Bits and Pieces of a Psychiatrist’s Life: A Poetic Memoir

The cover of Dr. Barry Blackwell’s Memoir: Bits and Pieces of a Psychiatrist’s Life. Photo courtesy of Barnes & Noble.

Dr. Barry Blackwell has spent half a century working as a psychiatrist. But since moving from Britain to Milwaukee decades ago, he’s explored something quite unexpected for a medical practitioner: poetry.

For Blackwell, this wasn’t a midlife change-of-heart. Throughout his self-published memoir, Bits and Pieces of a Psychiatrist’s Life, Blackwell makes reference to his lifelong interest in writing. He recently sat down with WUWM’s Lake Effect to discuss his 600-page magnum opus.

Listen to the story and read the full article here.

From Bubblers to Brats, Exploring Wisconsin’s Unique Language Landscape

Image credit joshme17, Flickr.

Pickle patch. Bubbler. Tavern belly. Brats.

Wisconsinites have regularly employed a colorful and unique vocabulary thanks to multiple waves of immigration from the 1800s through the present.

But there is also incredible diversity in language use in different areas of the state and even within single cities.

A new book written by a collection of linguistic scholars expounds on our state’s history, policy, and culture towards language use. Eric Raimy, professor of English Language and Linguistics at UW Madison, and Thomas Purnell, professor of English at UW Madison, are the co-editors and contributors of Wisconsin Talk: Linguistic Diversity in the Badger State.

Listen to the story and read more here.

‘Cold War University’: Protests, Policies Divided Madison Community

Image credit: Phil Roeder, Flickr.


During the Cold War, large universities across the country served as a breeding ground for protest movements and student activism at large. Combined with dramatic changes in education funding and increased technological emphasis, they came to be known as “Cold War Universities.”

Close to home, the University of Wisconsin-Madison was an example of this concept, says Matthew Levin. He’s the author of Cold War University: Madison and the New Left in the 1960s.

Click here to listen to the interview and read more.


Biotechnology In Our Food

Image credit to UWM.

Over the past 15 years, agricultural biotechnology has taken hold in North America. Increased crop yields, improved food quality, and reduced use of pesticides by genetically modifying or manipulating existing plant species are seen as the benefits of such technology. But according to a new book, Resistance is Fertile: Canadian Struggles on the BioCommons, biotechnology is dominated by corporate interests and does not in fact benefit farmers or consumers.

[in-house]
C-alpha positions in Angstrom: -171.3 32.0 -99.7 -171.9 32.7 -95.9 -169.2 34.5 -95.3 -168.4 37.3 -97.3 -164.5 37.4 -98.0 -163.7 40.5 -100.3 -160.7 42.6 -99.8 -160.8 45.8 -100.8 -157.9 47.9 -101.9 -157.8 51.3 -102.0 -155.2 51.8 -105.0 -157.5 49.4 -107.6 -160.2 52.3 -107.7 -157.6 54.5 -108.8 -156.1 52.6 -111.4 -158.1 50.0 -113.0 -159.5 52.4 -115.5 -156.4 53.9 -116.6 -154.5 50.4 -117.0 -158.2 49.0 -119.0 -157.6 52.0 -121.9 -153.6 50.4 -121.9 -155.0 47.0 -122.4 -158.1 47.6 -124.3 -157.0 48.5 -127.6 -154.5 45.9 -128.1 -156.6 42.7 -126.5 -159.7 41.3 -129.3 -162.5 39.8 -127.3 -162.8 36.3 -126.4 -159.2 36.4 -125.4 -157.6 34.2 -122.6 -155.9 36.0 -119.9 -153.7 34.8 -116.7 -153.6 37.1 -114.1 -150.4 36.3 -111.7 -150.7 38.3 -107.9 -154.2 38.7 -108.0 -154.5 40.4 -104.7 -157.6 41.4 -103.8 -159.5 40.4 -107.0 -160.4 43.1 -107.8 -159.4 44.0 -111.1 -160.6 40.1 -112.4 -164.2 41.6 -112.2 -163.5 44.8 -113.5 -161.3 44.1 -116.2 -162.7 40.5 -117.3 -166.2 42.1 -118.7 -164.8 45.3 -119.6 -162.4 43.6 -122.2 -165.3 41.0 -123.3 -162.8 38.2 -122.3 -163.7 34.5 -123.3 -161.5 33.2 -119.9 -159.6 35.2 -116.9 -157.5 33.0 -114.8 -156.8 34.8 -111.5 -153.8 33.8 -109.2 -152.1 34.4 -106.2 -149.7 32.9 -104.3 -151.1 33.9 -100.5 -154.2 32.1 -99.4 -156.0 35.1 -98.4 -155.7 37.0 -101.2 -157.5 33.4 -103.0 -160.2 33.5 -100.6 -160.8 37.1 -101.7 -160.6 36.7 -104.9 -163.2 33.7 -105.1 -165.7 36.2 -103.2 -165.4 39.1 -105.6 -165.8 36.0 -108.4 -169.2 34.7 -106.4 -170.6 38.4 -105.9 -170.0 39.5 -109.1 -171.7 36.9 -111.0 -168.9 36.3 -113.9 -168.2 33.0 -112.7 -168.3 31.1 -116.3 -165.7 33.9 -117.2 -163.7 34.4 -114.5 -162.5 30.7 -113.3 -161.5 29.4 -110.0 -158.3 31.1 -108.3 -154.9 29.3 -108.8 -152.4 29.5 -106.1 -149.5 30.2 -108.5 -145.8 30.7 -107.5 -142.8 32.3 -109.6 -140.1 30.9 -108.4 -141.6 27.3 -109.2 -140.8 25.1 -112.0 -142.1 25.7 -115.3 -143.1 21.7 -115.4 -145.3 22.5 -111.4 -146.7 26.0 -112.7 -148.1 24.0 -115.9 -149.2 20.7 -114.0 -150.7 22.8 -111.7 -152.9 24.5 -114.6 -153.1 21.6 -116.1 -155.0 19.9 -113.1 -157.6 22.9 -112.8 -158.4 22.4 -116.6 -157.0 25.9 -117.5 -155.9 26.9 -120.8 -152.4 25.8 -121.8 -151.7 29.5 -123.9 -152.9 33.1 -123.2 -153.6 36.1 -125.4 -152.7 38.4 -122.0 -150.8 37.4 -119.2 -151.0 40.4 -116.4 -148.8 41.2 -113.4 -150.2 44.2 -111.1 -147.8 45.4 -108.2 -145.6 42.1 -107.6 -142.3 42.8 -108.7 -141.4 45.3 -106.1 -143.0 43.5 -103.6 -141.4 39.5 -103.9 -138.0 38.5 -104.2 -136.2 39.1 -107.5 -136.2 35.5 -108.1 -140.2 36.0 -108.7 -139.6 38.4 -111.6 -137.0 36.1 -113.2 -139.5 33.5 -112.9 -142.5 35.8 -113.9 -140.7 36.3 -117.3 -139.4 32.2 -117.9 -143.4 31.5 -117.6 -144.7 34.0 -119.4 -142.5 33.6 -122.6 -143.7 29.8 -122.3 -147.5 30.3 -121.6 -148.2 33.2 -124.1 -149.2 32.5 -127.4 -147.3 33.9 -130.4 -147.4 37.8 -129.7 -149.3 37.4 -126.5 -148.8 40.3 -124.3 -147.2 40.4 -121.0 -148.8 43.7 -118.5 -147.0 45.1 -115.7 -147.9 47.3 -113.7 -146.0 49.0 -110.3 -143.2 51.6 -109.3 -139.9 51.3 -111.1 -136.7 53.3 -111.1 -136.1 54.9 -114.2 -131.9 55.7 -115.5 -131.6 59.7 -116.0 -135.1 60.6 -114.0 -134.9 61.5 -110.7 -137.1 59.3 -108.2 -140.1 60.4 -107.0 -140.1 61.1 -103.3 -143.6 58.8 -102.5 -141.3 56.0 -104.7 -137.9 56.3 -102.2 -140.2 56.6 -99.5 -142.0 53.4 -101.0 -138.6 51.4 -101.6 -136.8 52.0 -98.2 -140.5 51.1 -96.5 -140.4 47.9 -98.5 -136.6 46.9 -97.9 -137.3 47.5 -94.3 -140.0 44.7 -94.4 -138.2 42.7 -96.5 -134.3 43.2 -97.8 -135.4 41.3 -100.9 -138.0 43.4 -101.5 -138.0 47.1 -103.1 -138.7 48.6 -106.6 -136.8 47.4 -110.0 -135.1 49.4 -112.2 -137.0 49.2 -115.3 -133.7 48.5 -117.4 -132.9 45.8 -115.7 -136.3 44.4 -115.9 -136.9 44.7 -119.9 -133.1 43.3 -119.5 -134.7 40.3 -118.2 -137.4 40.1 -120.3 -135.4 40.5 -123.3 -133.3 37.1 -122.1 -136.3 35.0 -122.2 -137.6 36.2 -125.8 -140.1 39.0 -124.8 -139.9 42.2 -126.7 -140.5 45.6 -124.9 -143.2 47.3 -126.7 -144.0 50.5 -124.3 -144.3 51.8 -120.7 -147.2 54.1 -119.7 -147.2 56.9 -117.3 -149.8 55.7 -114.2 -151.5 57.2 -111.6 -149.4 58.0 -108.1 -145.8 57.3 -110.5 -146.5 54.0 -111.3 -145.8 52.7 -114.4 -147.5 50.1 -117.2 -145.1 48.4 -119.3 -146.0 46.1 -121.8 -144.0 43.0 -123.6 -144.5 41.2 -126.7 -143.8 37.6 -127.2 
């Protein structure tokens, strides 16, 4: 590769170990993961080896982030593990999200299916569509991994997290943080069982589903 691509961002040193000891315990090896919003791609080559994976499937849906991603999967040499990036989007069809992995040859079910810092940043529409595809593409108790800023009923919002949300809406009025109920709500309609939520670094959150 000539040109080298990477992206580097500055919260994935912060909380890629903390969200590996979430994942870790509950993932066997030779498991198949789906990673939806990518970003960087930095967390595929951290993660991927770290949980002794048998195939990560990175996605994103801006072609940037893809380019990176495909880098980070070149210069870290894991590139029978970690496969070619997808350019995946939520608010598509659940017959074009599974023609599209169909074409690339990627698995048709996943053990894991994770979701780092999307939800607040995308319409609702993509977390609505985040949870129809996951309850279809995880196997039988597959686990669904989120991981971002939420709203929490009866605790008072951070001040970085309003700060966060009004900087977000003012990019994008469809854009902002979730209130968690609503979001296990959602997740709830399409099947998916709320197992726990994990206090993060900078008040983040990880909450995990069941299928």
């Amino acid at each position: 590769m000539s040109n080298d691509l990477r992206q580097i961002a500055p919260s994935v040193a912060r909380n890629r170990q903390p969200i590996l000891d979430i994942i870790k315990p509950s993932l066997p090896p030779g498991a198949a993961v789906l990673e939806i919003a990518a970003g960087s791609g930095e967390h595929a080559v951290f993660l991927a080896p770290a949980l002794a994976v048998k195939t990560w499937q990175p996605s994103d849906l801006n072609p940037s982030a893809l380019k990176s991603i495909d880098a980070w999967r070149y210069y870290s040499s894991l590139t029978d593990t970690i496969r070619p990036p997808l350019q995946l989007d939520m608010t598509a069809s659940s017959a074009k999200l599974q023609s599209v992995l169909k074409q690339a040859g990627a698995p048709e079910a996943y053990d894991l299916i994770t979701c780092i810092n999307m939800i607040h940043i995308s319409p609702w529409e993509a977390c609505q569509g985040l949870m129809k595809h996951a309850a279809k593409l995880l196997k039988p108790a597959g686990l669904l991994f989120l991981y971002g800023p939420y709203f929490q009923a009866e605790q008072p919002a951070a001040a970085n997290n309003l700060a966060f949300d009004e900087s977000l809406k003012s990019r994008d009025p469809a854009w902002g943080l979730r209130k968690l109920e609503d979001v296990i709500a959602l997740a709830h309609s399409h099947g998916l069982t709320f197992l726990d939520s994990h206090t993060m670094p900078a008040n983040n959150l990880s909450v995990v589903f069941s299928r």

Click here to listen to the interview with author Wilhelm Peekhaus and read the full article.

Freshman-Senior Senator Ron Johnson Makes his Mark on Capitol Hill

Sen. Ron Johnson, speaking with reporters in Dec. 2012. Image credit: Chip Somodevilla, Getty Images

Halfway through his first term in office, Republican Ron Johnson is now the senior senator from Wisconsin. When Sen.  Ron Johnson defeated longtime Democratic Senator Russ Feingold in 2010, little did he know he would soon become the senior senator from the state.  Last year, the long-tenured Herb Kohl retired, and was succeeded by Democrat Tammy Baldwin. Read the full article here.

’30 Americans’ Showcases Black Artists’ Experiences

Hank Willis Thomas’ “Branded Head, 2003” is on display at the “30 Americans” exhibit at the Milwaukee Art Museum. Credit: Milwaukee Art Museum.

The Milwaukee Art Museum’s latest exhibition, 30 Americans, opened last month to the public. Gathered from the Rubell Family Collection, 30 Americans features the works of 31 contemporary African American artists in a variety of media, including painting, sculpture, prints, photographs, collages, and assemblages. Featured artist Hank Willis Thomas spoke about his work on Lake Effect. Read more and listen to the interview here.